To me , story offers a way for anyone with an ounce of imagination to escape from the mundane to places and people they have never been before.
The culprit who so callously gave me the dual gift and curse of the lust for story were actually both my grandmothers . My paternal grandmother in particular, as long as I could remember told me stories . The earliest story I could remember and which stuck with me was a ghost story , in which the content which might seem crude, vulgar a story to be told to a child barely older than five but Granny cared not.
She would tell me as we rested in the shade and cool of her bedroom . About the time a long long ago , when she was a little naughty girl who stayed in a kampung in Malaysia who had a hankering for some juicy bananas one day. Particularly the fat wild ones in the dark forest that bordered the kampong that she spied. The children were however warned by the village elders never ever to go into the dark forest for reasons, Granny said with a twinkle in her eye, she was about to find out. So, thinking her village elders were just bluffing , off went young Granny , secretly to get the bananas . She found what she was looking for , a rather large banana tree in a clearing surrounded by clumps and clumps of lalang. Anyway , granny had climbed up the tree and was about to pick the nearest one when she sensed something. She looked up and there was an old lady but she knew it was no mere old lady for she was butt necked and had these huge pendulous breasts that were so huge and wrinkled they touched the ground . She had these long, long nails and oh, she looked really hungry and she was looking at Granny.
Granny called it s variety of vampire , an older uglier but no less deadly version of the Pontianak.
With a squeak, Granny leapt off and fled. Grabbing clumps of lalang as she fled, recalling what her own mother drilled into her should she ever encounter this type of spook was its weakness. She flung them behind as she fled, hearing yelps, howls of pain and fury as she made her hasty escape. Lalang, she told me, jabbing her pointer finger at me, wards off the southeastern variety of vampire. Needless to say, it was the last time she disobeyed her elders warning.
Granny would regale me with stories, stories of her time growing up in rural Malaysia. Her time spent with her brothers during the Japanese occupation , hiding with the resistance troops and living off wild tapioca, bananas, leaves and bark. And rainwater. Her time when her own mother sold her off as a child bride to a rich Singaporean family, to the son of the family. My grandpa . Happy times, sad times .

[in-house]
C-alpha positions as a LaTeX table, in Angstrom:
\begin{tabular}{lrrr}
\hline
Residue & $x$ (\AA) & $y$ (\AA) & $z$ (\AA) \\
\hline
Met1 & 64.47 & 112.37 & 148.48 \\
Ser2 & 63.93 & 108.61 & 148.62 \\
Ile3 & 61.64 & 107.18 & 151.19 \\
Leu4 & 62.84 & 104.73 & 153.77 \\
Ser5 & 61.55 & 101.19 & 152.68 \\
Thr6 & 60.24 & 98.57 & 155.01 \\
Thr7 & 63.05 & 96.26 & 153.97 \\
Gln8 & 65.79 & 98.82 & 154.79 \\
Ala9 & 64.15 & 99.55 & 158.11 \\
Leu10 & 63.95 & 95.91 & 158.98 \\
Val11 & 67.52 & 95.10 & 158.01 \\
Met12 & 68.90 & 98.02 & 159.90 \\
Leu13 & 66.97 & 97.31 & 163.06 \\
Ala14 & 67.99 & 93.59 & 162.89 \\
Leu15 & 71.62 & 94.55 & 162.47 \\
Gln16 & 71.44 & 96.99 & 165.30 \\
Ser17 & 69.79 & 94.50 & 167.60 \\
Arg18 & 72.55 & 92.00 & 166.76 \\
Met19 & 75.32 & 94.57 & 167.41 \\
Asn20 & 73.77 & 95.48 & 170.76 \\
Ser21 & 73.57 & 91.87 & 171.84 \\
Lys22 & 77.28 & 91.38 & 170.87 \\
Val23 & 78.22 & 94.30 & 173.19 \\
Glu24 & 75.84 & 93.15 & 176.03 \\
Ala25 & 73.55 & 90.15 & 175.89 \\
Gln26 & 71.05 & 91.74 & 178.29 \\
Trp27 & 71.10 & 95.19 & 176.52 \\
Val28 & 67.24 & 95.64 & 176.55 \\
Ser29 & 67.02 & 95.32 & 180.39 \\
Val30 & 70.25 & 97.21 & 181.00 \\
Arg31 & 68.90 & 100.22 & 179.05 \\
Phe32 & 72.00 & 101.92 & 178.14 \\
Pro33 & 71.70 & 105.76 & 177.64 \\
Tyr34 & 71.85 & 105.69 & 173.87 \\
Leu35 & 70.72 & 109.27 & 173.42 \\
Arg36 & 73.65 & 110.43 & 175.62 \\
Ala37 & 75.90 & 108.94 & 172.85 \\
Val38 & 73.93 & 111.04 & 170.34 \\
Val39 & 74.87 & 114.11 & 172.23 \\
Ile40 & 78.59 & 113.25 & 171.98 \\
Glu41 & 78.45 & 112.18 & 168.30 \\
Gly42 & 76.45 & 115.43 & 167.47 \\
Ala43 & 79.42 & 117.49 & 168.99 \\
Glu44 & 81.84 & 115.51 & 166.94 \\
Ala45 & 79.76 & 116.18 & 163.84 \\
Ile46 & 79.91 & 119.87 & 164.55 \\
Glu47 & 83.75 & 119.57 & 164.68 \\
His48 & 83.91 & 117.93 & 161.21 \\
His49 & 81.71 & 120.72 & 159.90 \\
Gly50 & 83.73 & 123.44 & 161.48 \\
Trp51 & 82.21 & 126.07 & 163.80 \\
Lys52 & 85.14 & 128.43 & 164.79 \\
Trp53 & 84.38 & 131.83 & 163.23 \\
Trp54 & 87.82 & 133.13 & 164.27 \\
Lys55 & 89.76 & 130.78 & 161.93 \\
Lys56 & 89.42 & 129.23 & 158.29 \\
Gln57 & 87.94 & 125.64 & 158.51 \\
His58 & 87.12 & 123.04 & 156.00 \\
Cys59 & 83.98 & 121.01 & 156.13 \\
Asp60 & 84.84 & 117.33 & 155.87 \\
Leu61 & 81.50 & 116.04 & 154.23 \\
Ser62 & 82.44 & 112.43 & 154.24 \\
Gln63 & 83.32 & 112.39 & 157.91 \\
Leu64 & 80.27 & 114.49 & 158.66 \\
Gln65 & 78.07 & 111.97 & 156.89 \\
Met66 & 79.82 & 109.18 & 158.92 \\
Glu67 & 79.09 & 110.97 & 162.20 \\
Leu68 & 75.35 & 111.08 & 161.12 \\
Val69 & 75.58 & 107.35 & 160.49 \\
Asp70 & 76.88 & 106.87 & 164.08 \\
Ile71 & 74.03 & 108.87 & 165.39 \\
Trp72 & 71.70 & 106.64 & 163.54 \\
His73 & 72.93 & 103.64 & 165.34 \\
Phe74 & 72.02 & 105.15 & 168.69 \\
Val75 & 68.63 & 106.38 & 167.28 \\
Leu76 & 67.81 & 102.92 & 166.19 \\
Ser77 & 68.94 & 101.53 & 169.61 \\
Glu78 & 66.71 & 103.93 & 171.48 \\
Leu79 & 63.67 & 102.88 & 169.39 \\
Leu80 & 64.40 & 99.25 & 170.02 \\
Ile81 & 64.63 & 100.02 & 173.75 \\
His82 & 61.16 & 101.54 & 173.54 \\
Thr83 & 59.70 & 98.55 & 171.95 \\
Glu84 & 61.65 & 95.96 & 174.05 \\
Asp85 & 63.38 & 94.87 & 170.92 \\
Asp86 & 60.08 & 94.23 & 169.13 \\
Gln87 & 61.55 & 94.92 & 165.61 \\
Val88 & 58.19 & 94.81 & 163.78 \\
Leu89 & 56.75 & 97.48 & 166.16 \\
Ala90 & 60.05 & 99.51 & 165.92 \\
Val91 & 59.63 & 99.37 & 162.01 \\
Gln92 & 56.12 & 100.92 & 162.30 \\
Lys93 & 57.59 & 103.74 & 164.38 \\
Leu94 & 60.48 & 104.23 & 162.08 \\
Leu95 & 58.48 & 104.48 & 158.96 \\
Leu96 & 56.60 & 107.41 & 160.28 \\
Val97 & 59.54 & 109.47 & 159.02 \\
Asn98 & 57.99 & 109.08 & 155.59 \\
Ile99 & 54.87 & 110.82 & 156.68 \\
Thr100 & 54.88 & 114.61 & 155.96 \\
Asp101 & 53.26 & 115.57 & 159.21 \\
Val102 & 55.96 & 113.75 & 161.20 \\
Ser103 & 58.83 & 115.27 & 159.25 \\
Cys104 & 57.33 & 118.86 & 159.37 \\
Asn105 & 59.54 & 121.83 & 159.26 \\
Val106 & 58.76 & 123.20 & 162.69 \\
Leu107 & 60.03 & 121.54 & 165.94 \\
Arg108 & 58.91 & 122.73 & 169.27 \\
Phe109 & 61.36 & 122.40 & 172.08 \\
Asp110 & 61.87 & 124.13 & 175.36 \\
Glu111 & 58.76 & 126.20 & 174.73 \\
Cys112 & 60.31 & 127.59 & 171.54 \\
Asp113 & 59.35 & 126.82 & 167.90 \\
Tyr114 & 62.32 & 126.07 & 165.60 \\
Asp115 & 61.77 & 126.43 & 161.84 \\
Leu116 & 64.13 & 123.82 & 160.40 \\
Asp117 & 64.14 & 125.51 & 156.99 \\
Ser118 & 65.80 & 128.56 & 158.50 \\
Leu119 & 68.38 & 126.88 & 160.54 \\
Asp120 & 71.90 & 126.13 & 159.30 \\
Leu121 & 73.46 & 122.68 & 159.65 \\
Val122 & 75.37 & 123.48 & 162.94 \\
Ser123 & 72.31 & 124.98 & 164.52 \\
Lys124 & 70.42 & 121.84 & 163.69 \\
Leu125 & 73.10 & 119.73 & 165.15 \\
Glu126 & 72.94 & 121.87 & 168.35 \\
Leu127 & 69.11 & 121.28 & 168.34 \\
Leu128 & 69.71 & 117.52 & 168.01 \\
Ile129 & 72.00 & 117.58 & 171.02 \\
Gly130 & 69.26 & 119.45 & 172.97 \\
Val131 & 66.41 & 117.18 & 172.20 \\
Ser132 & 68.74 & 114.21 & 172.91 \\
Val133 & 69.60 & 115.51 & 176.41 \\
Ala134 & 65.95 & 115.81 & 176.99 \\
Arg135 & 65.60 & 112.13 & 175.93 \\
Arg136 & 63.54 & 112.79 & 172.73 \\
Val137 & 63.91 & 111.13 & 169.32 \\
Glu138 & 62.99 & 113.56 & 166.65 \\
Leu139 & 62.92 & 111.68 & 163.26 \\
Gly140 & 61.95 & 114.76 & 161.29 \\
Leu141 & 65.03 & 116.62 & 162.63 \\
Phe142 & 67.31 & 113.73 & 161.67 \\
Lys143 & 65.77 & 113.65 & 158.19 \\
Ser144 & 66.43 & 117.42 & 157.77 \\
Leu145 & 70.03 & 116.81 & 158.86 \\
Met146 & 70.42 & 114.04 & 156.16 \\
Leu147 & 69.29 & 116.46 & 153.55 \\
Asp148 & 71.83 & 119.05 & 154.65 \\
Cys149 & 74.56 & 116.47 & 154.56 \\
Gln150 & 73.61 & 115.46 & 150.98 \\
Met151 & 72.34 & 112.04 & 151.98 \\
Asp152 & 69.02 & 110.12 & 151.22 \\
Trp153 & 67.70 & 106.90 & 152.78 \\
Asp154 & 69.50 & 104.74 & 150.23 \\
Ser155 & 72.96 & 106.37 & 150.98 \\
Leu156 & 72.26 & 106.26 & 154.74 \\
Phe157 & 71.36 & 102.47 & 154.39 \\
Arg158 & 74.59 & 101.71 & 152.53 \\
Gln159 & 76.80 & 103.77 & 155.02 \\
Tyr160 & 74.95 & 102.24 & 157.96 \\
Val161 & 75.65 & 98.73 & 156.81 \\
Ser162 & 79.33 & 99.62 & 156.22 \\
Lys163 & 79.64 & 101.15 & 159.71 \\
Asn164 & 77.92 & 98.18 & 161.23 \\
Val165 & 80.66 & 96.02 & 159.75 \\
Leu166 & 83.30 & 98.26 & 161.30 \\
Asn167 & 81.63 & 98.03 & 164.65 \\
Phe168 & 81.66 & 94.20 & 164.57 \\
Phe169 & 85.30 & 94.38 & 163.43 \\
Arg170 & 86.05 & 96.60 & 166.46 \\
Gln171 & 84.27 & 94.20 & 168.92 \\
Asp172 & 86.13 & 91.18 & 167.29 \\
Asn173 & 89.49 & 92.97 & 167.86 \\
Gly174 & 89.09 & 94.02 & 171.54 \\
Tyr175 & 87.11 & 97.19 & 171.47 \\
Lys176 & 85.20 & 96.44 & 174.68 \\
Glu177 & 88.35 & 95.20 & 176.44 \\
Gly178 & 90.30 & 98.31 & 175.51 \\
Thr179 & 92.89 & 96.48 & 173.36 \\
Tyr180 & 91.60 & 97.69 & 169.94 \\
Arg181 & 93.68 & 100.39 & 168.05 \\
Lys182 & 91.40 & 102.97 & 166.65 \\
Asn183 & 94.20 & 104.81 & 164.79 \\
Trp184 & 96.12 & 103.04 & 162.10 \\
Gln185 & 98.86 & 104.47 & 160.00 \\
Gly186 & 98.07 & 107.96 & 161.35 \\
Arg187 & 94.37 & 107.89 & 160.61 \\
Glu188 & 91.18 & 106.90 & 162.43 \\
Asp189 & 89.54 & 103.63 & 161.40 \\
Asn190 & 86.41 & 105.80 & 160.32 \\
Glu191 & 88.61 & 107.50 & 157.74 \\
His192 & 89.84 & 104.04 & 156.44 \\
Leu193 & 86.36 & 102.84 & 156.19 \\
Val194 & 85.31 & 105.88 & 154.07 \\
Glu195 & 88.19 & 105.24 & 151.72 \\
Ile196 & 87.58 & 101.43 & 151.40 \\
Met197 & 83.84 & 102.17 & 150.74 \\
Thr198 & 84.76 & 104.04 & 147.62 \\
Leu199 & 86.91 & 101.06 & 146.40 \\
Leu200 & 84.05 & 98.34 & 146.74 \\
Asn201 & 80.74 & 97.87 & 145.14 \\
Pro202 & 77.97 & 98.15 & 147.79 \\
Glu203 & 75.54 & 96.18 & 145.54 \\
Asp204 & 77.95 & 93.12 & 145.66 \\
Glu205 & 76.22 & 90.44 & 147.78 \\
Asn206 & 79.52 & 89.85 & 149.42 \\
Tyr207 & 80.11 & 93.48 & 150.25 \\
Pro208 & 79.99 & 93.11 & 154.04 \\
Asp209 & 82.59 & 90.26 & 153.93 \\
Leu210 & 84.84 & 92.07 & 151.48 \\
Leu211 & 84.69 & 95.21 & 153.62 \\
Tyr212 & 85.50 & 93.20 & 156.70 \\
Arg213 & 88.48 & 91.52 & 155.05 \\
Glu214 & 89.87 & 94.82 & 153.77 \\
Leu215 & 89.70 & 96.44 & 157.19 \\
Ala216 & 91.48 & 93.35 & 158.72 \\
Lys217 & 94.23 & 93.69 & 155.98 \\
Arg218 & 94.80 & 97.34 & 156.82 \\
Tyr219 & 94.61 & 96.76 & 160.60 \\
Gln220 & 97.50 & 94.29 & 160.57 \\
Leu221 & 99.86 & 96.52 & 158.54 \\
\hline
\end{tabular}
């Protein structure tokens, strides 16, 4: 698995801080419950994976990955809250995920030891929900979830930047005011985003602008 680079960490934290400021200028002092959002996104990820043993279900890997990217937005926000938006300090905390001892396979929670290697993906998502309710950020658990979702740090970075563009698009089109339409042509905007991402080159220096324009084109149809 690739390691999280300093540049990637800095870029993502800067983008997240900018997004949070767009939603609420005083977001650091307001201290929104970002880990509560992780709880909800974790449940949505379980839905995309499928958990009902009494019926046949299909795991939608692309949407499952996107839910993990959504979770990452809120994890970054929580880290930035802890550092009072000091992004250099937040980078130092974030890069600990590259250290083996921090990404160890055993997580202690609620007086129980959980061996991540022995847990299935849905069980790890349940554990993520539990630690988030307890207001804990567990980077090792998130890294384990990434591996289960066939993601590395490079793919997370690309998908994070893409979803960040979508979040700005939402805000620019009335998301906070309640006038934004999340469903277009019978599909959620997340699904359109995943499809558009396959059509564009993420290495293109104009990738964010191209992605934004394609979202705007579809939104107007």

My maternal grandmother was the more favored of the two but not as good as a story teller as she had a short attention span and also extremely busy .
She would tell me between snatches of conversation on her day , what her neighbor did , and then go off on a tangent and talk about the times she was a girl .
Po po ( the term for maternal grandma in Chinese )was always busy . While my Nai Nai ( the term for paternal grandmother in Chinese) was the queen of the household , both feared and loved by her respectful brood and army of children and grandchildren , my Po Po fitted the textbook image of loving granny . She or my Grandoa would give me change to buy snacks , I always had a chance to eat cookies at her place and her cooking was way better than my Nai Nai’s delegated cooking for my mother . ( For as long as I can remember , my Nai Nai never cooked and for good reason, she did once , but it was a disaster.)
My Po Po had this big personality , and she loved to gossip and talk to everyone and everyone. And all the while , while cooking . Which was 99.5% where she was . In the kitchen , in some manner of food preparation . Peeling the onions , chucking potatoes while bellowing on what how the prices had gone up and what a struggle she had to negotiate prices with the unfortunate shop owner to get it at this ( in her humble opinion ) ridiculous price . Then telling us young grandchildren or her offspring to serve out the bowls of soup she would ladle out .
When she finally had time to spare to sit down it was never for long she gave her attention to me for I was not her only grand daughter , she had many .
Popo would talk to me about the present , she did not seem unlike my Nai Nai interested in her past . The only story I got out from her was how she escaped being taken by the Japanese Troops as a little girl was hiding in her older sister’s long black dress before she swiftly changed topics .
So while I did learn how to express myself through her possibly , and gain interest in oratory skills and interest . Po Po was not as good a story teller as my Nai Nai due to time constraints and lack of interest although she certainly possessed the potential .
However , I credit my mother for taking it up a notch and adding 'voice' to her stories. To me, there can be no other who can tell stories so well. Give tone and voice to character. Like life reflects art, I would later analyze and determine that every character had an individual voice and was the key to creating an interesting story.
So really, I had very good role models who cultivated within me the willingness to learn and to be teachable. Through then I learnt the importance of transporting my readers and audience to different worlds and inculcating values because c’mon , at the heart of it all stories, the good ones anyway have some sort of message .
What story do you want to tell if you write ?